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Toronto Home Renovations: Beware of House Flippers and Low Quality Work

If you are a prospective home buyer, or just somebody browsing available homes for sale online you probably notice buzzwords and taglines in many MLS listings stating "fully renovated" and "top-to-bottom remodel". It is no surprise that lots of money is changing hands in this bizarre market, and many real estate investors wish to realize the lucrative opportunity that involves buying an undervalued property, fixing it up, and hopefully "flipping" it for a profit.

However, if you are looking specifically at one of these homes on the market to purchase, you should be careful. This is not to say that all homes that have been renovated, and listed on the market have been subject to the low quality workmanship that I will be discussing here, but it is something to keep in mind. It's no secret that real estate investors want their money, and in order to get it, they are only interested in 1) Fast and 2) Cheap. They likely aren't worried about long term quality and your ownership experience after you have moved in. They want to make the place appear absolutely pristine and appealing when it comes time to show the house to prospective buyers, and this can often involve cutting corners to lower costs.

If you are looking to buy a resale home that's "move in ready" and has already been renovated, then chances are that you have no insight into the process of how it was renovated, if any renovations were code compliant, if the contractor on the project had a history of doing quality work, and if necessary permits were acquired or inspections were performed. When the real estate agent opens the front door and shows you the new kitchen, what you see is perfectly staged to appeal to your senses. What you may not see in that bright new kitchen is the fact that an unlicensed electrician was paid under the table to install the new pot, pendant, and under counter lighting. In Ontario, any electrical work done in a home must be carried out by a licensed electrician. What you also may not see on your visit is the construction quality of the cabinetry, the drawers, the hinges, or the cosmetic hardware. These might not seem big deals at first, but if you are buying a home based on the expectation that work has already been done and no further investment will be needed, you would be shocked to find out that you need to spend extra money to correct deficiencies that may only be exposed after you have moved in.

After considering some of these possibilities, you should prepare yourself with some questions. If a well known house flipper has a house on the market that you are looking at, and has done other flips in the same neighborhood, you should seek out other owners and discuss with them their experience. Have there been any problems that cropped up after moving in? You can also check with the local permitting authority to see that appropriate permits were issued for the work involved, if the work performed required that a building permit be issued. Furthermore, you would want to know if a structural engineer was consulted regarding the removal of a load bearing wall in a home, or if other major structural changes were made, because that would be a major safety matter and it would be prudent to verify that it was done correctly, in compliance with the Ontario Building Code.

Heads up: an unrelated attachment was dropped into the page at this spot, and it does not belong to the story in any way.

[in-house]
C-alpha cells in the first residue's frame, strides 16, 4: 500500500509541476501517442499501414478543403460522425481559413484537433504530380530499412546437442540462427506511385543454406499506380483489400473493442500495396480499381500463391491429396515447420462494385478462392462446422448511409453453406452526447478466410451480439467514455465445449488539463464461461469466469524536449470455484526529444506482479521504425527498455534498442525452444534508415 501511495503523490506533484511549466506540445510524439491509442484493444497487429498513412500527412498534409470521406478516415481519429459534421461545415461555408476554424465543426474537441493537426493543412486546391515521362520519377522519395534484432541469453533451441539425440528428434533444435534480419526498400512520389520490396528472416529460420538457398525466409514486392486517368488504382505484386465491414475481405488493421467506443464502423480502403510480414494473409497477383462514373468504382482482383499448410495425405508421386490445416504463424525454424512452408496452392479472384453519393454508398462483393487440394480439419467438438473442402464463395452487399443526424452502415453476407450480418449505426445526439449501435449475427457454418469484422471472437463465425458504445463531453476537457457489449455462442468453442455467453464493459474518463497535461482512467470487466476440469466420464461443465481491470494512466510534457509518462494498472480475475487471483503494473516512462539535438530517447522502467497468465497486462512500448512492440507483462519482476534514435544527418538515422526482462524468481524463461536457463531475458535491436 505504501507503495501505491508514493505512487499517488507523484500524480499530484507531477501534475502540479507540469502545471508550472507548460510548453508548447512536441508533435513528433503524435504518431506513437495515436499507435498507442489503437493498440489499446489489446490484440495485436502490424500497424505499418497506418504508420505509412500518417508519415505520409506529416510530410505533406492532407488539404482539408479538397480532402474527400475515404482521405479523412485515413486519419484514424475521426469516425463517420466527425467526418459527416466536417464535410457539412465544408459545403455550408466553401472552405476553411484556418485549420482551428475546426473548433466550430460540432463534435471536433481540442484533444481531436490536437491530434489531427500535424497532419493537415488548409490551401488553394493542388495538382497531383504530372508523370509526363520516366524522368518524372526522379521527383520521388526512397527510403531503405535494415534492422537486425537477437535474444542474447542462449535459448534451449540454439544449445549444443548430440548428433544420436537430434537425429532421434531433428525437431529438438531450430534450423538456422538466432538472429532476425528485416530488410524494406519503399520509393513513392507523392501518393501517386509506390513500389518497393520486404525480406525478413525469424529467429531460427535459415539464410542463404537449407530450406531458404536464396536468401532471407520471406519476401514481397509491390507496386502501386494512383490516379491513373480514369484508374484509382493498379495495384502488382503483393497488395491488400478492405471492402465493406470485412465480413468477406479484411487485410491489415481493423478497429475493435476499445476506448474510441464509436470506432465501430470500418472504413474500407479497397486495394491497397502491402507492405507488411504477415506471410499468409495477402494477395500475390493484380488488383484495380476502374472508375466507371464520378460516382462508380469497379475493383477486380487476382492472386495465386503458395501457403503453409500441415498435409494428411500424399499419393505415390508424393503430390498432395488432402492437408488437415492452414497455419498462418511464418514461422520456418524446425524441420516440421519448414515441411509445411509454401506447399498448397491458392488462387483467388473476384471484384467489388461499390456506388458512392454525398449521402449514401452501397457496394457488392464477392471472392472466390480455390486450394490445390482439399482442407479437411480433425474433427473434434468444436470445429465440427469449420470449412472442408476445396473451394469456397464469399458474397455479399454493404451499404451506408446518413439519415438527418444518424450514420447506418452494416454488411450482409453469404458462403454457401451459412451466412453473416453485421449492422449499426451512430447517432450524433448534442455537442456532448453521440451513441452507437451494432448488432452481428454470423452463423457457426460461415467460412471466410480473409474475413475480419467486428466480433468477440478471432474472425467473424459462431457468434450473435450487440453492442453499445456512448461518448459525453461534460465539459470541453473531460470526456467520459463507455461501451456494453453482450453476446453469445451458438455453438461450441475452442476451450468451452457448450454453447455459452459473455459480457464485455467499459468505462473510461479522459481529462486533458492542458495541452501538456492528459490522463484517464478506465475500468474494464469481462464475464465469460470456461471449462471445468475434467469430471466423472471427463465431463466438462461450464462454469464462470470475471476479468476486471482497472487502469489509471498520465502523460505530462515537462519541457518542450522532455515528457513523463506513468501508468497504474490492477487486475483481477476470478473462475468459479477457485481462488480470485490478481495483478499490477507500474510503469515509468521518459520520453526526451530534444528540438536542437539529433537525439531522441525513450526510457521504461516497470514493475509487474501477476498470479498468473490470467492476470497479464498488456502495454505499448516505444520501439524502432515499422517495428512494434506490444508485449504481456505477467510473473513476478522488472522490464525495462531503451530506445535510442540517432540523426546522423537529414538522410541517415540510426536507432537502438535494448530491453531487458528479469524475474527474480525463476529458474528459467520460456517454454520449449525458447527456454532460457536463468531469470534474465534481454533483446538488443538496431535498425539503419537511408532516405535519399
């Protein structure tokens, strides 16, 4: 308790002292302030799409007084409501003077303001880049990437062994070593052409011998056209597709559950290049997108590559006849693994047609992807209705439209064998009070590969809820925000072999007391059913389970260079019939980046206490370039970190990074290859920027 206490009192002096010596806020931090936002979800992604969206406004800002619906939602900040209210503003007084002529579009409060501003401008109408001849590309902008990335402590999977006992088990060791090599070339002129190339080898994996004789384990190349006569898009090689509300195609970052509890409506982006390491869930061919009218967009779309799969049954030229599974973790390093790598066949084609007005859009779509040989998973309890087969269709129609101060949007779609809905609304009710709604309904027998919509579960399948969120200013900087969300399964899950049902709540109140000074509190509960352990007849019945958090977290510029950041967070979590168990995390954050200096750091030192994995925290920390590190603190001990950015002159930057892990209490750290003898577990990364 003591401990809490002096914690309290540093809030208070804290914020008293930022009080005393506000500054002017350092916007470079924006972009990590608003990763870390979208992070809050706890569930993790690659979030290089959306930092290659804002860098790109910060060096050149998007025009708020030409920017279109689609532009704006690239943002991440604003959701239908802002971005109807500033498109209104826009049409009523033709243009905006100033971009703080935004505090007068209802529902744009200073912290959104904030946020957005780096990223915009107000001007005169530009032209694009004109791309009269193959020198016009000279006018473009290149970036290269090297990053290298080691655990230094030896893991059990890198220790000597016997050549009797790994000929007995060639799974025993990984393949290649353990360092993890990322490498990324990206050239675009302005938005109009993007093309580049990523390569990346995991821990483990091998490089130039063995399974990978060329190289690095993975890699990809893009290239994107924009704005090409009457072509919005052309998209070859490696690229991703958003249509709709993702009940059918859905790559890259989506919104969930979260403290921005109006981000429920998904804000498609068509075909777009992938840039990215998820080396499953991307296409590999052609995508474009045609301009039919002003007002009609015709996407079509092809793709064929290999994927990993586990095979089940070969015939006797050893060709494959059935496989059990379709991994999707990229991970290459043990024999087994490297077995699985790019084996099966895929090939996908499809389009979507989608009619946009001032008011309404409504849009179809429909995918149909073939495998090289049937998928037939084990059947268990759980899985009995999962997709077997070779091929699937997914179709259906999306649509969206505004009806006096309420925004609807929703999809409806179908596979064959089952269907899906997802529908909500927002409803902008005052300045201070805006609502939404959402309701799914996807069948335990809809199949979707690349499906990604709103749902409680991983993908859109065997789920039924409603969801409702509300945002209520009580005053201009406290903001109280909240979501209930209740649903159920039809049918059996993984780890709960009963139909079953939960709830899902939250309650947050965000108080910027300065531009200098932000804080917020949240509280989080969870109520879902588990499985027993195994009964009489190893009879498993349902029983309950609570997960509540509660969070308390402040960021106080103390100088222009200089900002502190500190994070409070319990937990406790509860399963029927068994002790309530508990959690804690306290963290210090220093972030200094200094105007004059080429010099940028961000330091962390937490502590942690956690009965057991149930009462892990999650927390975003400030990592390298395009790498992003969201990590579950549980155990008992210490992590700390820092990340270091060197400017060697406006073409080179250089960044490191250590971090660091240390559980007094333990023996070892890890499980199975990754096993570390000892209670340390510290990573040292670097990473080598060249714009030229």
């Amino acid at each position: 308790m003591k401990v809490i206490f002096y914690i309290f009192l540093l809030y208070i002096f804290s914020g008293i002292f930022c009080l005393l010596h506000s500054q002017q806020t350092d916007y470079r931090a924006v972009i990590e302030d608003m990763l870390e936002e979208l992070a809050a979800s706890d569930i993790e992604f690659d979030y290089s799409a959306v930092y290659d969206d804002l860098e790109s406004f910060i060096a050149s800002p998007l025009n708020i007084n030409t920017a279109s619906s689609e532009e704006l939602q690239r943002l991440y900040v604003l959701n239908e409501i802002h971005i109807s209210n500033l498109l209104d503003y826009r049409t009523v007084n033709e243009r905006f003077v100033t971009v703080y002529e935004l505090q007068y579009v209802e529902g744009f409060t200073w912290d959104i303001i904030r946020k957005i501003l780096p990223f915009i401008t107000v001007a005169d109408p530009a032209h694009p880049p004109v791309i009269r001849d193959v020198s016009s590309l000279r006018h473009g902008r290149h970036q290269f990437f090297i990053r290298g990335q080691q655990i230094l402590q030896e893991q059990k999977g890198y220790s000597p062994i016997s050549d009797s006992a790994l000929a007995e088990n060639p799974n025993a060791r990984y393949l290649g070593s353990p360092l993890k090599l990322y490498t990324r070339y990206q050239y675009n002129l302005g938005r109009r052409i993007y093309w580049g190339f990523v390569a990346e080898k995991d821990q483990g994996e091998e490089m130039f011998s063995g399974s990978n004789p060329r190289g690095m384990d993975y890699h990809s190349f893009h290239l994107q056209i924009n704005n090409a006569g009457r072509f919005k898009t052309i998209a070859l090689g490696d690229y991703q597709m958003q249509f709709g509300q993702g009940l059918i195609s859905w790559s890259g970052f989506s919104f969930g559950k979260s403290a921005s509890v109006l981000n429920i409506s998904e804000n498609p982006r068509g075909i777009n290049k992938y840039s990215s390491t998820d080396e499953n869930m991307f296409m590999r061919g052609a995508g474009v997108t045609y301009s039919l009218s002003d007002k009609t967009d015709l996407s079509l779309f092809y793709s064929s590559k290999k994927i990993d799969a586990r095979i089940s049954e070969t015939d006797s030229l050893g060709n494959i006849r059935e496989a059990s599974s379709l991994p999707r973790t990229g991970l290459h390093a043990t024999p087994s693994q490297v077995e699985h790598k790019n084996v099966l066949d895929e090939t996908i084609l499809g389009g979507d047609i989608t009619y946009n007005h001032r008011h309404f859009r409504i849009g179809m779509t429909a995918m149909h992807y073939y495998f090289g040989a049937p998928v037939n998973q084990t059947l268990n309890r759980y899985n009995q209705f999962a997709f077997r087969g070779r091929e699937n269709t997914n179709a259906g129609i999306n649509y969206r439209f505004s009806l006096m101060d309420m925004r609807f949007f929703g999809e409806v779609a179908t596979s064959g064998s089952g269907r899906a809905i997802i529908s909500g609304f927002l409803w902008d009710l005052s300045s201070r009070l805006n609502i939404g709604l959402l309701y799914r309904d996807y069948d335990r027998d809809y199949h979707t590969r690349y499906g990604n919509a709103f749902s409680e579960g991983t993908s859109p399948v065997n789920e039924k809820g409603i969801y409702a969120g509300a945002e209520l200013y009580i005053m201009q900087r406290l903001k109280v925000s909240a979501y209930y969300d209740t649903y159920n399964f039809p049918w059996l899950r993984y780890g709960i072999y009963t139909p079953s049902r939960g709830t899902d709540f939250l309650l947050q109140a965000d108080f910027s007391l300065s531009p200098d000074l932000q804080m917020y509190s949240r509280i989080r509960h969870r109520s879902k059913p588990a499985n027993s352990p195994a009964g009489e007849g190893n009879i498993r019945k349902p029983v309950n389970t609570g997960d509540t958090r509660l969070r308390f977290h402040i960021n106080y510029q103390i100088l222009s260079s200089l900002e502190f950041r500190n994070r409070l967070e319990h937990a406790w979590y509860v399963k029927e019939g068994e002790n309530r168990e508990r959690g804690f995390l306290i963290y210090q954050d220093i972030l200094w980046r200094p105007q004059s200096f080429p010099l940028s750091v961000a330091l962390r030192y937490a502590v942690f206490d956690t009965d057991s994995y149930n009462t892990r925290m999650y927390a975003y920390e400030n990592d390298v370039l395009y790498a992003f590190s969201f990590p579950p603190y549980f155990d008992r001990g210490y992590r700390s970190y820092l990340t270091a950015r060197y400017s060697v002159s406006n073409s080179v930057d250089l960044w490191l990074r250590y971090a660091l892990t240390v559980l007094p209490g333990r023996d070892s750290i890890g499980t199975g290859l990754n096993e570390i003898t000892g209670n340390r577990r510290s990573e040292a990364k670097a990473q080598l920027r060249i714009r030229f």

On the more cosmetic side of things, there is a big difference in quality between hardwood flooring that costs $3 per square foot versus that which costs $6 or $8 per square foot. There is also a difference in brand name bathroom faucets and fixtures that you would purchase at a reputable plumbing supply house versus what you would find at the discount rack at your local big box store. There is also a difference in what you would select for the home you're planning on living in if you were doing the renovation yourself versus what somebody else would select if they were concerned only about their own profit.

Here's a great example: This Toronto home was supposed to have been renovated from "top to bottom" with over $50k in "upgrades". Here are some photos that I was able to take on a scheduled walk through. Upon close inspection, you can easily see the problems with the workmanship of this tiled floor in the kitchen. Although this tiled floor was newly installed as a part of a whole home renovation to prepare the house for sale, it was clear that whoever did the work did not have a clue as to how a proper tile installation is to be completed. In addition to taking the photos below, I can also note that each step I took on the floor was accompanied by the disconcerting "crunch" sound that can only be made by a loose tile.

Cracked tile floor

Poorly installed floor tile